Among trustees' transgressions were double-dipping on meals during trips (receiving a daily stipend for food while also including the same meals on hotel bills), spending hundreds of public dollars per month on home offices without adequate oversight or documentation, and misusing the district's credit cards.

    The district includes four campuses: Laney and Merritt Colleges in Oakland, Berkeley City College and College of Alameda. (Source: San Jose Mercury News, July 7.)

    Cal-Tax recommendation: Voters should replace the school board with reformers who will take an active interest in their duty to safeguard public funds and direct every available penny to the classroom.

  • State Auditor Says School District Used $451,000 Inappropriately. The state auditor reported June 15 that the San Dieguito Union High School District's (San Diego County) has generally used its bond funds appropriately, but spent $451,000 for inappropriate purposes.

    The money was spent on relocatable facilities that were used as administrative offices rather than as classrooms, and for housing and demographic studies.

    The auditor also stated that "although the school district's responses to public requests for records usually met legally mandated deadlines, deficiencies in the school district's records often prevented us from determining whether the school district provided the requested documents."

    The spending involved money generated by bonds that are repaid through a special tax levied on the owners of property located within the district. (Source: California State Audit Report 2009-116, June 15.)

  • During Budget Crisis, University of California Adds to Ranks of Highly Paid Senior Officials. The San Francisco Chronicle reports: "It has been a period of austerity at the University of California, with layoffs, across-the-board pay cuts and fee hikes. Yet some UC employees earned significantly more money in 2009 than in 2008, with two more million-dollar earners added to the payroll, new salary data show. The number of UC employees classified as 'senior officials' – earning more than $214,000 in total compensation – rose 6.3 percent, to 3,184 from 2,996 people. Lucrative overtime pay also rose sharply. Employees earning more than $10,000 in OT climbed 79 percent, to 2,733 from 1,531 employees."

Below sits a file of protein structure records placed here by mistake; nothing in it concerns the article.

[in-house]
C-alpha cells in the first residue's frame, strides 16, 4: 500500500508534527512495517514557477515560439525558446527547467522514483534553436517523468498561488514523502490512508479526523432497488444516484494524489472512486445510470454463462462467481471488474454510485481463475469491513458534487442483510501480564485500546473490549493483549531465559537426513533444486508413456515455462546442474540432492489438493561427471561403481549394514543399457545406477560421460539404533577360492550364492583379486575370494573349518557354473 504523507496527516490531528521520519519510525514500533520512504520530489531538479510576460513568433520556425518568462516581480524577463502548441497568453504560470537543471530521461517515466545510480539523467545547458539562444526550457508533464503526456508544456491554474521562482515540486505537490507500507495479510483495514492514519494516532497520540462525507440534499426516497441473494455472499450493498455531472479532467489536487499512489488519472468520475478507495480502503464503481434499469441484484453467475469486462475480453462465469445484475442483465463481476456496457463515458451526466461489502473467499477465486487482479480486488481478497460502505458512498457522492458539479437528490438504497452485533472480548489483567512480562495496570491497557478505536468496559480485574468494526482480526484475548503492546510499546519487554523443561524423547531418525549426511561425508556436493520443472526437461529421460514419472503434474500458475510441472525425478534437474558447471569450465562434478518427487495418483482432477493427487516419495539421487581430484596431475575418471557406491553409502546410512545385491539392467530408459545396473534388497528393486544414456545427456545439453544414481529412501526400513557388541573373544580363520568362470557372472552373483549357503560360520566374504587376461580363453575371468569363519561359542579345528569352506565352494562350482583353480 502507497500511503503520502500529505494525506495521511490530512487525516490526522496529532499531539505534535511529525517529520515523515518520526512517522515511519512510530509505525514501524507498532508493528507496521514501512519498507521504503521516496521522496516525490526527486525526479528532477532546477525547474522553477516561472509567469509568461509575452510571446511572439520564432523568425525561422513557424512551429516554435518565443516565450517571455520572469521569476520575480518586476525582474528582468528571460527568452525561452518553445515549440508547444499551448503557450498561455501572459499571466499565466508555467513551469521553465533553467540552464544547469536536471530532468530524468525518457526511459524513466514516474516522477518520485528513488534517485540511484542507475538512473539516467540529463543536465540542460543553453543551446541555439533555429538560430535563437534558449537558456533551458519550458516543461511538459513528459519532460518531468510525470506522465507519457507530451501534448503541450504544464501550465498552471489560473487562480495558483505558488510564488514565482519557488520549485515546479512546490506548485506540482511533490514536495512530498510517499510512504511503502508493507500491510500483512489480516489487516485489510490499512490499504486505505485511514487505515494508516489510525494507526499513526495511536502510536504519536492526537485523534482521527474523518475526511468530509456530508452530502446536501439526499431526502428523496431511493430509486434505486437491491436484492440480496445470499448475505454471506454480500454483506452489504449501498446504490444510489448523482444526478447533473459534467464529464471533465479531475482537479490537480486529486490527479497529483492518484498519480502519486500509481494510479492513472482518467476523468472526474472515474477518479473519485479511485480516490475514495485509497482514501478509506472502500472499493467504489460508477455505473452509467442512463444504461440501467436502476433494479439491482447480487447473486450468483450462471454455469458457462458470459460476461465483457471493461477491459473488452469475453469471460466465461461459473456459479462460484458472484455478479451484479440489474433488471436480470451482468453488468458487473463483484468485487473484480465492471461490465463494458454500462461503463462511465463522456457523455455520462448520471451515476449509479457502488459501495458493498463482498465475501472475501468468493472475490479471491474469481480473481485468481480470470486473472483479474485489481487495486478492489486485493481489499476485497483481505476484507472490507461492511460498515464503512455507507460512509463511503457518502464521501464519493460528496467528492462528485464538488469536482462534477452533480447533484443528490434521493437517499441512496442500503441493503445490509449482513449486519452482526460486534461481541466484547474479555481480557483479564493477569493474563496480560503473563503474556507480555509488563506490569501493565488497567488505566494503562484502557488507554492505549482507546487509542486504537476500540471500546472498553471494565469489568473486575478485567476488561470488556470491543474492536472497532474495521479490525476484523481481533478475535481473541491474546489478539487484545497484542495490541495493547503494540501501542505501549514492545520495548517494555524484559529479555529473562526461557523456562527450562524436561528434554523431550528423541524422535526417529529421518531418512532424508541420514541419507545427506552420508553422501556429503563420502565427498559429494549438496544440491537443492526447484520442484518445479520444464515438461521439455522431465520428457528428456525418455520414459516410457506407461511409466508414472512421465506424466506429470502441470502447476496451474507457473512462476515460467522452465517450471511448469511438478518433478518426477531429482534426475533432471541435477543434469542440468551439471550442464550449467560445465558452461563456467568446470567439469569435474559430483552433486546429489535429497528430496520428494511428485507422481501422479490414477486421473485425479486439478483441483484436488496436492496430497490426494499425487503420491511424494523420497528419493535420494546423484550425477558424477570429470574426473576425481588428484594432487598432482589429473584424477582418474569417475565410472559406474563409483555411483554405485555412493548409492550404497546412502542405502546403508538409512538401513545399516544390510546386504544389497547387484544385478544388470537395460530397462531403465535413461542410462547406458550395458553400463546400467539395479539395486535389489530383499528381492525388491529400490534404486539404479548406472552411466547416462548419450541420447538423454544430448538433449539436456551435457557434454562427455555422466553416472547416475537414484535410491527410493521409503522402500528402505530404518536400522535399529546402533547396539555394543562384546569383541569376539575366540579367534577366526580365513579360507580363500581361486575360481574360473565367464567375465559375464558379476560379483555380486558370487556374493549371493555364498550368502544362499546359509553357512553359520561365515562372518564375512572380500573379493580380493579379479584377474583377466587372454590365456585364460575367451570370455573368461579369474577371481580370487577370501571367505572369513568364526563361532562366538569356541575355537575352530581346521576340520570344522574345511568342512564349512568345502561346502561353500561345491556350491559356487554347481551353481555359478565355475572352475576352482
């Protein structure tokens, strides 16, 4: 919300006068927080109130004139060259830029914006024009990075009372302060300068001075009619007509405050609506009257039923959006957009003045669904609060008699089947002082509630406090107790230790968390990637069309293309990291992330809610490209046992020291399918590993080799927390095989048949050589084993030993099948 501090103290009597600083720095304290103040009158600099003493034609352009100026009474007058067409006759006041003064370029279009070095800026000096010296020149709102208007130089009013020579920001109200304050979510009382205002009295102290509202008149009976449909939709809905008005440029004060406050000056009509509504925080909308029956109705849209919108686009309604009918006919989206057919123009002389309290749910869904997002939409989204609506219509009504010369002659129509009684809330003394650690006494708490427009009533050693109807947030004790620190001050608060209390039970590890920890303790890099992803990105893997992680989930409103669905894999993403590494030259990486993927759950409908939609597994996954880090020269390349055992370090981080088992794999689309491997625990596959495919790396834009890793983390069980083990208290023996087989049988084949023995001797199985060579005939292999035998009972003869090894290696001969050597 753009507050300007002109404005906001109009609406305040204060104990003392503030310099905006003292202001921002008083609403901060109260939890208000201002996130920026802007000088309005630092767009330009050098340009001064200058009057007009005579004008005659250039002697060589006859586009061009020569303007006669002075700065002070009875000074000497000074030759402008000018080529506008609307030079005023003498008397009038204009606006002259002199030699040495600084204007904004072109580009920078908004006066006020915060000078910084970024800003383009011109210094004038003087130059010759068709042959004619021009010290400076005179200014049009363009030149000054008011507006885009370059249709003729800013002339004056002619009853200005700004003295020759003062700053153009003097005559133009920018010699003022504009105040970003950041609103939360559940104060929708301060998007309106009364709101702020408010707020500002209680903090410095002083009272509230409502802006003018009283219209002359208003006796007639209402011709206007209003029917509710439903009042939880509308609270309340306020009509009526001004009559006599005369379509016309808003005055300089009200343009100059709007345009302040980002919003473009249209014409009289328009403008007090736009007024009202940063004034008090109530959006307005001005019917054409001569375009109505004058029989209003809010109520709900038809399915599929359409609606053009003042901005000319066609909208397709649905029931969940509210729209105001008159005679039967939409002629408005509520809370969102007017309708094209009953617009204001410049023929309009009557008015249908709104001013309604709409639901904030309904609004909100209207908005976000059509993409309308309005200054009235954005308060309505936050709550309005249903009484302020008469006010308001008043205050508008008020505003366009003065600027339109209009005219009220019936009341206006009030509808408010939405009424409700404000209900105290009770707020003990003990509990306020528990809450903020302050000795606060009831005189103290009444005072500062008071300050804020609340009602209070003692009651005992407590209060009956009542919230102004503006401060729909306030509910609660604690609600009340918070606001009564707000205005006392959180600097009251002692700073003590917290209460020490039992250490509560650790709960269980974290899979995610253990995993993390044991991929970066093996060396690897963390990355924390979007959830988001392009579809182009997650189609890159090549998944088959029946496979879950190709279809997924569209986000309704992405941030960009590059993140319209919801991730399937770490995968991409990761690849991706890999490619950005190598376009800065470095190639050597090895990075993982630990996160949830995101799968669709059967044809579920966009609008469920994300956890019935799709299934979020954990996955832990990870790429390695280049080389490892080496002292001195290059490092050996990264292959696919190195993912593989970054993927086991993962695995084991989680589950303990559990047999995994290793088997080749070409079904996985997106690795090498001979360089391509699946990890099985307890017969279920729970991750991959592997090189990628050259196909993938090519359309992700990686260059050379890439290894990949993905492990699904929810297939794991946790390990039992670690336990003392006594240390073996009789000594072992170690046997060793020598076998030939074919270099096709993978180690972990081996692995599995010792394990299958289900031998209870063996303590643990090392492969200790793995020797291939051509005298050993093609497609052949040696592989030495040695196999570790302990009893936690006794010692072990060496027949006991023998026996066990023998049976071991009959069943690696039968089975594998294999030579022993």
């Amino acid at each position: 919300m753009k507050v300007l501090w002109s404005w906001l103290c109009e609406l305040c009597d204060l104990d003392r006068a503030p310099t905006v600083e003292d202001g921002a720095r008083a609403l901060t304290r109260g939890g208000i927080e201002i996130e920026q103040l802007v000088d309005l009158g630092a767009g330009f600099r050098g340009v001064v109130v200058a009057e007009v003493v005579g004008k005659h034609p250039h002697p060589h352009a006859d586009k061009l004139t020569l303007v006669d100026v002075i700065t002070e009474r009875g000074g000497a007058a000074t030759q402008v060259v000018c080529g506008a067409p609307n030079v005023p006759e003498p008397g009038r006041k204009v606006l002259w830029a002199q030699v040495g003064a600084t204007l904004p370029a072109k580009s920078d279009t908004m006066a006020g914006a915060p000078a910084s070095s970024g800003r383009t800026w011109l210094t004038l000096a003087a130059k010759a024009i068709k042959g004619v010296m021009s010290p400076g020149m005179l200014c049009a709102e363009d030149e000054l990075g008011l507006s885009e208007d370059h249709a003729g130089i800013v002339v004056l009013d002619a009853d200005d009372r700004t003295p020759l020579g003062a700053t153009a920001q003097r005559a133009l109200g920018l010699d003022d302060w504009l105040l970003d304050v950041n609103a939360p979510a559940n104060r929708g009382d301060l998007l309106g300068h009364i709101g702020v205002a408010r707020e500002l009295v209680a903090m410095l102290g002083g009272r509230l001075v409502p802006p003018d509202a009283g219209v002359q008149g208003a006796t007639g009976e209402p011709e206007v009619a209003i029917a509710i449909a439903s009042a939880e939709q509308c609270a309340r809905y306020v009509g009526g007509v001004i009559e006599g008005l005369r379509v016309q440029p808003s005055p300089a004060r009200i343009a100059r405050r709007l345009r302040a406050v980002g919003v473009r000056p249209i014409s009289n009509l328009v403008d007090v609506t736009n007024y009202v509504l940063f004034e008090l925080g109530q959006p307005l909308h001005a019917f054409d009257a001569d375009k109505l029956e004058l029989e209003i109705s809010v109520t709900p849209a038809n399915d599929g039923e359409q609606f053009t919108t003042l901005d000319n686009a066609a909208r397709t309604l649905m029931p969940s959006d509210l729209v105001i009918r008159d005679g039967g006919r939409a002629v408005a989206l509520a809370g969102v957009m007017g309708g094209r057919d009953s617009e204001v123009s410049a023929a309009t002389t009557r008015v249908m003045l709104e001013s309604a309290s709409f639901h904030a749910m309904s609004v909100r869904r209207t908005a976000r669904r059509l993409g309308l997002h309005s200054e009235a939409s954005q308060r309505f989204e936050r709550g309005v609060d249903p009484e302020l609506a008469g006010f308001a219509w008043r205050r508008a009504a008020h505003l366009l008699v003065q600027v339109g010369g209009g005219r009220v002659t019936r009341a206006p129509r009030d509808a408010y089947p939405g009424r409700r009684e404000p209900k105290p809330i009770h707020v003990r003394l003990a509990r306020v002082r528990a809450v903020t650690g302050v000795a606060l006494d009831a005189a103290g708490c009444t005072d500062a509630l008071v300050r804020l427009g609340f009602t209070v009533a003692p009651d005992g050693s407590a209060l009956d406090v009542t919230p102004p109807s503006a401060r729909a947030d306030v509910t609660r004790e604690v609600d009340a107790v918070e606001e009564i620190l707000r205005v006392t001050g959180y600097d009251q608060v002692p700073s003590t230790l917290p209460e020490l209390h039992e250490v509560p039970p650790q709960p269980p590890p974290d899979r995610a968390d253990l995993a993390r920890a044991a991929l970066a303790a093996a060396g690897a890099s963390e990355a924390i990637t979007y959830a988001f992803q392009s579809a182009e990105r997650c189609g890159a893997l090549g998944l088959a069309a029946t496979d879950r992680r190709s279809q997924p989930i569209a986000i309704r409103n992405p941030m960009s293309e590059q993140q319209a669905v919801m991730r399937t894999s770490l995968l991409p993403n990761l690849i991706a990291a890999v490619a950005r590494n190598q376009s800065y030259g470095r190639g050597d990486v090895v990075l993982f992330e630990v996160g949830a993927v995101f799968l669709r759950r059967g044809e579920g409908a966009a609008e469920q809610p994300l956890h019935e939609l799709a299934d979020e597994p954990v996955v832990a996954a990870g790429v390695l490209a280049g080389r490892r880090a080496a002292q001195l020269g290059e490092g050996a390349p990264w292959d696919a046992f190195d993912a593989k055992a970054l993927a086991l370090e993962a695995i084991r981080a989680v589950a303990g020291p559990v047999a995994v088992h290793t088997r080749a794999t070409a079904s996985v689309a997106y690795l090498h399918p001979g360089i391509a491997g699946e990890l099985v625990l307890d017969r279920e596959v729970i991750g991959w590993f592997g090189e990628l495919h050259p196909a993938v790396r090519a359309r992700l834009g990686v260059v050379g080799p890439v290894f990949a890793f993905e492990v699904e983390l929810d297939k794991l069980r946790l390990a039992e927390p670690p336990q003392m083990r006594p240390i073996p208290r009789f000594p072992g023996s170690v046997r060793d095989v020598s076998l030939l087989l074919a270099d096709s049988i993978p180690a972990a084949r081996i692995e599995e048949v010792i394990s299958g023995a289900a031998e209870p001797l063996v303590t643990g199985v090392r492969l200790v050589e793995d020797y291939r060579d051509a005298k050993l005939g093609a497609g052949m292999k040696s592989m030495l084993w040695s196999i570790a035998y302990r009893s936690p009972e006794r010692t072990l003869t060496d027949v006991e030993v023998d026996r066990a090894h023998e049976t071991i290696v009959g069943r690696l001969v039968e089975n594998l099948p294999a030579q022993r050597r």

The paper noted that UC's top overtime earner, an operating room nurse at UC San Francisco Medical Center, took in nearly $97,000, boosting her total compensation to more than $320,000. The figures come from payroll data for 250,249 people paid by UC in calendar year 2009, and from UC's new report on executive compensation. (Source: San Francisco Chronicle, June 3.)

    Cal-Tax recommendation: Clearly, operating room nurses are crucial employees who deserve fair compensation, but massive overtime spending raises red flags about possible management problems. State lawmakers should review the UC's pay and management policies as they craft the new state budget.

  • Grand Jury Says San Diego Schools Misspent $100,000. The San Diego County grand jury has uncovered the misuse of $100,000 in student funds within the San Diego Unified School District, and is recommending heightened oversight and fraud detection.

    The grand jury found that Associated Student Body funds were used for a staff Christmas party at a magnet school, and for staff mugs, polo shirts and other unauthorized expenses. The panel also reported that some schools illegally charged student fees – for everything from band instruments to cheerleading uniforms – for decades. (Source: San Diego Union-Tribune, June 2.)